Zaldivar v. PrickettAnnotate this Case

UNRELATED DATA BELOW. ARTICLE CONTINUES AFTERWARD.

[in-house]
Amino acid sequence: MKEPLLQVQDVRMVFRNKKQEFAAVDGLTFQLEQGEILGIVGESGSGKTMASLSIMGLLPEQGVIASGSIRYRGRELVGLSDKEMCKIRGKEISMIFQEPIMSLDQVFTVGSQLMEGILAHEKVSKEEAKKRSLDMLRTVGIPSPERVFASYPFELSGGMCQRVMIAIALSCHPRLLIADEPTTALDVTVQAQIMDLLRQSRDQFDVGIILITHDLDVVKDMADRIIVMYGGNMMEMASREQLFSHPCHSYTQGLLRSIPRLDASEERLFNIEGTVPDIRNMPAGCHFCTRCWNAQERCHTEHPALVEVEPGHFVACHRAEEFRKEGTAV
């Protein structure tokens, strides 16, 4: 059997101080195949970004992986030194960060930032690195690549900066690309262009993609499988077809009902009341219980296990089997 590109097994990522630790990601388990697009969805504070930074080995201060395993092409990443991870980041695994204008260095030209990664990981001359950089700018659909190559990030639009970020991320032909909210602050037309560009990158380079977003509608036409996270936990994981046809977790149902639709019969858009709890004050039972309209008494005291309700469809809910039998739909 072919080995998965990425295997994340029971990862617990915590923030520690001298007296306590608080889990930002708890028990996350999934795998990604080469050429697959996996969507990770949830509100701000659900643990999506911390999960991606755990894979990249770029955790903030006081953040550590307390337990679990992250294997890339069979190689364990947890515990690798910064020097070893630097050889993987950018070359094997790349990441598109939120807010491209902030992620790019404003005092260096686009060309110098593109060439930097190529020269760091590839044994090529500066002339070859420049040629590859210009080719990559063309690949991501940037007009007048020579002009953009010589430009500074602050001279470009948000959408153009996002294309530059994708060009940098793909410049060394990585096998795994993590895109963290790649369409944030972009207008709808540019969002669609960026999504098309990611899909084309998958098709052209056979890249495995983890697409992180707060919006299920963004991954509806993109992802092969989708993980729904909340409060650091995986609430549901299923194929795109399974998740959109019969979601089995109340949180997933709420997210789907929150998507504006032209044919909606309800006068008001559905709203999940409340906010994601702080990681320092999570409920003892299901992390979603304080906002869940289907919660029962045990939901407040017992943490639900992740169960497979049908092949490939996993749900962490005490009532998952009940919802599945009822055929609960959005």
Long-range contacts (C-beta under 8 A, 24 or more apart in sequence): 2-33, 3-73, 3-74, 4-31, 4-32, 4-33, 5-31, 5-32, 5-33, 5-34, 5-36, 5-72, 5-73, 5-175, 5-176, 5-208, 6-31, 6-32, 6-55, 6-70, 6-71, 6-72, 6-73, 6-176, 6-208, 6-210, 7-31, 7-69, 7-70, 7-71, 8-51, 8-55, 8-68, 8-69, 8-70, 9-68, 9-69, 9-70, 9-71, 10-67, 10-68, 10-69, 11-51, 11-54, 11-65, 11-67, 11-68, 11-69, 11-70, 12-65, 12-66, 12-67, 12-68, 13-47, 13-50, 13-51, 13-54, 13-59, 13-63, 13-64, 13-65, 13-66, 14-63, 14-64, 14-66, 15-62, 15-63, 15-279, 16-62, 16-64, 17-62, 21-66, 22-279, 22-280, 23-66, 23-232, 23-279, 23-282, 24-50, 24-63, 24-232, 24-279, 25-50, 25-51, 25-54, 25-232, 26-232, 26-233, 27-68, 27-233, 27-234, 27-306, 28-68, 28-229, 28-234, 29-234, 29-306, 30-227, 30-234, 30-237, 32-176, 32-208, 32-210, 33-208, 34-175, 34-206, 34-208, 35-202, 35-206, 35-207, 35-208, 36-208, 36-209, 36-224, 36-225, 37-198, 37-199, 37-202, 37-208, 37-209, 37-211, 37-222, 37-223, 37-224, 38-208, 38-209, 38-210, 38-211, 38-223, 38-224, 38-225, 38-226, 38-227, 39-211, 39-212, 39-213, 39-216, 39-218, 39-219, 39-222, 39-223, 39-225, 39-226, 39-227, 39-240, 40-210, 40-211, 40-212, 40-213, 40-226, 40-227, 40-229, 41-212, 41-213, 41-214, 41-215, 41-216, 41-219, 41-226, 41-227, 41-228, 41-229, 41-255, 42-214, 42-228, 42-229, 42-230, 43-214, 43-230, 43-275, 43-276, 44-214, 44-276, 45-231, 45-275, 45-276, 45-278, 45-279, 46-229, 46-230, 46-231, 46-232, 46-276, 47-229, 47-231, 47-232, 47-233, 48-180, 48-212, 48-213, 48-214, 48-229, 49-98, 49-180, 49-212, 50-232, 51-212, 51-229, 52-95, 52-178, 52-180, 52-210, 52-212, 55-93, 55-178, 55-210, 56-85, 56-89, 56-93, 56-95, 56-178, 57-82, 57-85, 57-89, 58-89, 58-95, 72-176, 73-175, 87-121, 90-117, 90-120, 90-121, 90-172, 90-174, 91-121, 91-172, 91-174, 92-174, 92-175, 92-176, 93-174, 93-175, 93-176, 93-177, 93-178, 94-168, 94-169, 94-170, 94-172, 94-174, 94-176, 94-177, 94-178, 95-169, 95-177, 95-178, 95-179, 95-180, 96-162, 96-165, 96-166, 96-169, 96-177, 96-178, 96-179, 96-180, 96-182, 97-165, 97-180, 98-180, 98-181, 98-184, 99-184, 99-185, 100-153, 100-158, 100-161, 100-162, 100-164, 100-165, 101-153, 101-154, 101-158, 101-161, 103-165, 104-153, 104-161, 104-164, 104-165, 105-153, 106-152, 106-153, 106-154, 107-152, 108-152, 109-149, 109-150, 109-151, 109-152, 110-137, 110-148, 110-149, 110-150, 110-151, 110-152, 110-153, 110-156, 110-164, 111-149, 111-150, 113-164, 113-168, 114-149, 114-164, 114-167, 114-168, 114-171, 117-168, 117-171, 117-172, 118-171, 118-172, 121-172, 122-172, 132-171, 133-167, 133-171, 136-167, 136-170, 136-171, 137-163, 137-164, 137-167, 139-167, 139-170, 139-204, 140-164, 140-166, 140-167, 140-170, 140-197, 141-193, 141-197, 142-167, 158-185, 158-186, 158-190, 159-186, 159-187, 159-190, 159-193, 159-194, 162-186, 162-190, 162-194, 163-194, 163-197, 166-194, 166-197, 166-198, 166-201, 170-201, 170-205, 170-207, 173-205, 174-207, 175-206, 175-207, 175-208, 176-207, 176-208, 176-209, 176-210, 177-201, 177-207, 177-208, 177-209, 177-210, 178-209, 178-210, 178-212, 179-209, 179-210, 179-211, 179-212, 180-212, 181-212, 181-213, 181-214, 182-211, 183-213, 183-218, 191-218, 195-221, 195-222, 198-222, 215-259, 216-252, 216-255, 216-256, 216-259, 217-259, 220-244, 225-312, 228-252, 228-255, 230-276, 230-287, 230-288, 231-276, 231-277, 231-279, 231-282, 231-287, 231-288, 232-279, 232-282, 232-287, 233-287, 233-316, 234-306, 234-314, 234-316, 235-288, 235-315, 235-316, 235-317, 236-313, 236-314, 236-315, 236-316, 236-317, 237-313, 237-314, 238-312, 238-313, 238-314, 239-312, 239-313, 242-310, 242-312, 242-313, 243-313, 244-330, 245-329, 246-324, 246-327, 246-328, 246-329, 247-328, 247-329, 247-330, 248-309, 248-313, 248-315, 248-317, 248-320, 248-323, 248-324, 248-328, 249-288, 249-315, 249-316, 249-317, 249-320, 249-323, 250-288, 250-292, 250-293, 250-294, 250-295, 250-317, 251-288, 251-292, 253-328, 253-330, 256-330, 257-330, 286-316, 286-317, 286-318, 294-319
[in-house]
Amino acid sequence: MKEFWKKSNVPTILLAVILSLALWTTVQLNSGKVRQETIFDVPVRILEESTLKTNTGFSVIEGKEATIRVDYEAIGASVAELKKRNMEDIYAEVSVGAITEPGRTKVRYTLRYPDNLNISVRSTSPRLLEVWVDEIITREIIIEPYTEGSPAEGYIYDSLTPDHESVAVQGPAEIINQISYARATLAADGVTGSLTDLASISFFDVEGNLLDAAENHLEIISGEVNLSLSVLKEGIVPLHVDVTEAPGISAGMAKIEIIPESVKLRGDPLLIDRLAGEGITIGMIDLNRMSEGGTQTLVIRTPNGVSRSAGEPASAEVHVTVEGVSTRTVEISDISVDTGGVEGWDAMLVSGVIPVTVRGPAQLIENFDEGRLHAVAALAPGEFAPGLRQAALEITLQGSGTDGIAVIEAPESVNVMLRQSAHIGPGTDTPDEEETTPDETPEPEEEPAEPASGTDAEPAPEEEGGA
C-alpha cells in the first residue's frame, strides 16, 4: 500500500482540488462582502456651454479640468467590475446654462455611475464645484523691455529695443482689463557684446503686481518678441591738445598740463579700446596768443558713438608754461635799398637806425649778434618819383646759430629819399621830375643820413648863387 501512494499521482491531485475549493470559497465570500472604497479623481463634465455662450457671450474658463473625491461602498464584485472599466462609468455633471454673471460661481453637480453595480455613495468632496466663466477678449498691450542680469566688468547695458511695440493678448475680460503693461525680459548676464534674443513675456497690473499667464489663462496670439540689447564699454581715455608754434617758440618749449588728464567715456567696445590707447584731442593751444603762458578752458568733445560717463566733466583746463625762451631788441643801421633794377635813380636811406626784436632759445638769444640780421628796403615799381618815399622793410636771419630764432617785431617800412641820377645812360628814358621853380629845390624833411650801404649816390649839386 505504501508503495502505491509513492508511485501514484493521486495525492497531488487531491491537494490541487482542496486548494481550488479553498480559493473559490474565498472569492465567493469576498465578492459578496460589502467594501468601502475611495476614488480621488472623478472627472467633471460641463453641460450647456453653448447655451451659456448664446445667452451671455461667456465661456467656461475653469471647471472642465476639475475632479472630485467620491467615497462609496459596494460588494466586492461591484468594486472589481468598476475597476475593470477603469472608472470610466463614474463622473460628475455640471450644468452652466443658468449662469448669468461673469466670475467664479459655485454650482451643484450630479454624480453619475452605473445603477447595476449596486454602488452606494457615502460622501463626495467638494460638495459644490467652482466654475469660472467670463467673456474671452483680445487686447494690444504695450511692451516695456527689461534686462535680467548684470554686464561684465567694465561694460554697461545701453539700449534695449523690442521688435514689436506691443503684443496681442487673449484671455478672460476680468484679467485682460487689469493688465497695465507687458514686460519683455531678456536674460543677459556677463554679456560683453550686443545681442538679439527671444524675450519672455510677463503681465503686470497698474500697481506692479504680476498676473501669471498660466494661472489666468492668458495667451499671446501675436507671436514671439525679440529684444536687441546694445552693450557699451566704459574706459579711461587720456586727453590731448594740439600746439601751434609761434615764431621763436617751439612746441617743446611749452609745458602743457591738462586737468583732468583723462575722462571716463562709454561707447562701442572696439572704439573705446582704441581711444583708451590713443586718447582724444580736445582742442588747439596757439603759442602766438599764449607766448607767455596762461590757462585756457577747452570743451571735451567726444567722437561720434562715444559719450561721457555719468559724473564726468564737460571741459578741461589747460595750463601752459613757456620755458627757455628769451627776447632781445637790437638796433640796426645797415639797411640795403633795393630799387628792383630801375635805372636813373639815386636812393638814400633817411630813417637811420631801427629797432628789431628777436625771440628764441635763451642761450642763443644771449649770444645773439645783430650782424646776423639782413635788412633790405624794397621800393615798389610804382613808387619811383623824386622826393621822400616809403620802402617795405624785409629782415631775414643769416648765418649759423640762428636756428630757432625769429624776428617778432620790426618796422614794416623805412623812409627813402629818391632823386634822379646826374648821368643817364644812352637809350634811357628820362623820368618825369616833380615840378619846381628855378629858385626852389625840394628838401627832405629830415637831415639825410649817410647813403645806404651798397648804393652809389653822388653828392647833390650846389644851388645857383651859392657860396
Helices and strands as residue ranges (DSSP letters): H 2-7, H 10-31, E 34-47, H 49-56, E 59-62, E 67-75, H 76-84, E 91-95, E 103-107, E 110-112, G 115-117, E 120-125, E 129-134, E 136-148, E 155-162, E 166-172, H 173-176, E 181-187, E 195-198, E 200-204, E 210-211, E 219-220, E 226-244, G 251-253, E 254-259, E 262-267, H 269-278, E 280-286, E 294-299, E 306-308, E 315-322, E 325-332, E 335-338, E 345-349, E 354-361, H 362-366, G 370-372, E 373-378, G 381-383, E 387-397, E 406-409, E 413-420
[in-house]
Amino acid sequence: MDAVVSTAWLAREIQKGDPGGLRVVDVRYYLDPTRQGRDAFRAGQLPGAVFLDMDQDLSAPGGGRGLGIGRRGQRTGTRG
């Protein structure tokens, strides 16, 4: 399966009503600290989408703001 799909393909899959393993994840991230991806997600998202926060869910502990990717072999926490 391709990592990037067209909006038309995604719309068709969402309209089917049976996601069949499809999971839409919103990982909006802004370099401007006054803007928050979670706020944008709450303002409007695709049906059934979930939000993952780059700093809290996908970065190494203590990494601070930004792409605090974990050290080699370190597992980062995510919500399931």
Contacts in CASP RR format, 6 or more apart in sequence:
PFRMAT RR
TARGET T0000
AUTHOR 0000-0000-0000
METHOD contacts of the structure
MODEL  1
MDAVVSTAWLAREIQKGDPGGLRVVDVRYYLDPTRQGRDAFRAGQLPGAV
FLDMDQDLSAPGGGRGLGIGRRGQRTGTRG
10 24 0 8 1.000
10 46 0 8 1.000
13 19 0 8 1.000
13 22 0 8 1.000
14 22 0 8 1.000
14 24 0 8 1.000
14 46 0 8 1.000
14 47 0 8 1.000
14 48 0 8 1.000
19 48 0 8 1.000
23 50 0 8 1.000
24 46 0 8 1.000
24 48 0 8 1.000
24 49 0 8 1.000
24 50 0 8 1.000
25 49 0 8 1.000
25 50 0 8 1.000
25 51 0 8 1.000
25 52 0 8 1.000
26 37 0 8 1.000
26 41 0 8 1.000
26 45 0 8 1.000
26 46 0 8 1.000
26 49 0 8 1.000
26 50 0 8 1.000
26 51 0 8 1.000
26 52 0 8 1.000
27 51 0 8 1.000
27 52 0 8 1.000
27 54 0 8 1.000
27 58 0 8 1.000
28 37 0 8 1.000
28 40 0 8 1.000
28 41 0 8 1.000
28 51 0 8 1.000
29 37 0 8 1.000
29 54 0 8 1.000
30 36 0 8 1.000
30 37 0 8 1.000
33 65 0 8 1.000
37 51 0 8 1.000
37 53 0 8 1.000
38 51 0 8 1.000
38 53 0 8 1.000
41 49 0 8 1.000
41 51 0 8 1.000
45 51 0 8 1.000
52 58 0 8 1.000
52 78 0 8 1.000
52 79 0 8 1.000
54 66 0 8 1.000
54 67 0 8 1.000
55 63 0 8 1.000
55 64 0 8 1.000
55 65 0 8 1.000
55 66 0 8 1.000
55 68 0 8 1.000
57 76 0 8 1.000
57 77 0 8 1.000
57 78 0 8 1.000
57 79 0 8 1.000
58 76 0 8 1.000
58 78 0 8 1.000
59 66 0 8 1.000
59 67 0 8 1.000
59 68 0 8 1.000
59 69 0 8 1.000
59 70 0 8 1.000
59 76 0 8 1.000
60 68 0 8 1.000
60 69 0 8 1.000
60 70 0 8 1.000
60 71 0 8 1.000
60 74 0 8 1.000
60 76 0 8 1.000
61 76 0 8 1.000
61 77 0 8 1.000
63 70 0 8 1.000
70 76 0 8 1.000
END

Daniel Prickett sued Imelda Zaldivar to recover money damages for injuries that he allegedly sustained in October 2009 after a vehicular collision. Prickett and Zaldivar blamed the other for the collision; Zaldivar alleged that Prickett's employer, Overhead Door Company (not a party to the lawsuit) was vicariously liable. Prickett was driving an Overhead Door vehicle at the time of the collision. According to Zaldivar, Overhead Door was negligent to have entrusted Prickett with a company truck, and for that reason, it too should bear some of the responsibility for any injuries that he sustained. Zaldivar gave notice under the "apportionment statute," OCGA 51-12-33, that she intended to ask the trier of fact in this case to assign some responsibility to Overhead Door for some of Prickett's injuries. Prickett filed a motion for partial summary judgment, asserting that OCGA 51-12-33 did not require any assignment of responsibility to Overhead Door. The trial court granted the motion for partial summary judgment, agreeing with Prickett about the meaning of the apportionment statute, and following the controlling case law to conclude that negligent entrustment on the part of Overhead Door could not possibly have been a proximate cause of any injuries that Prickett sustained. Zaldivar appealed, and in a split decision, the Court of Appeals affirmed. The Georgia Supreme Court granted certiorari review of the decision of the Court of Appeals, and concluded that the majority of the Court of Appeals correctly understood OCGA 51-12-33 to require the trier of fact to consider the “fault” of a nonparty only when the nonparty is shown to have committed a tort against the plaintiff that was a proximate cause of his injury. Furthermore, the Court concluded that negligent entrustment of an instrumentality could be a proximate cause of an injury to the person to whom the instrumentality was entrusted, and the majority of the Court of Appeals erred when it relied on statements in the case law to the contrary. The Court therefore reversed the judgment of the Court of Appeals.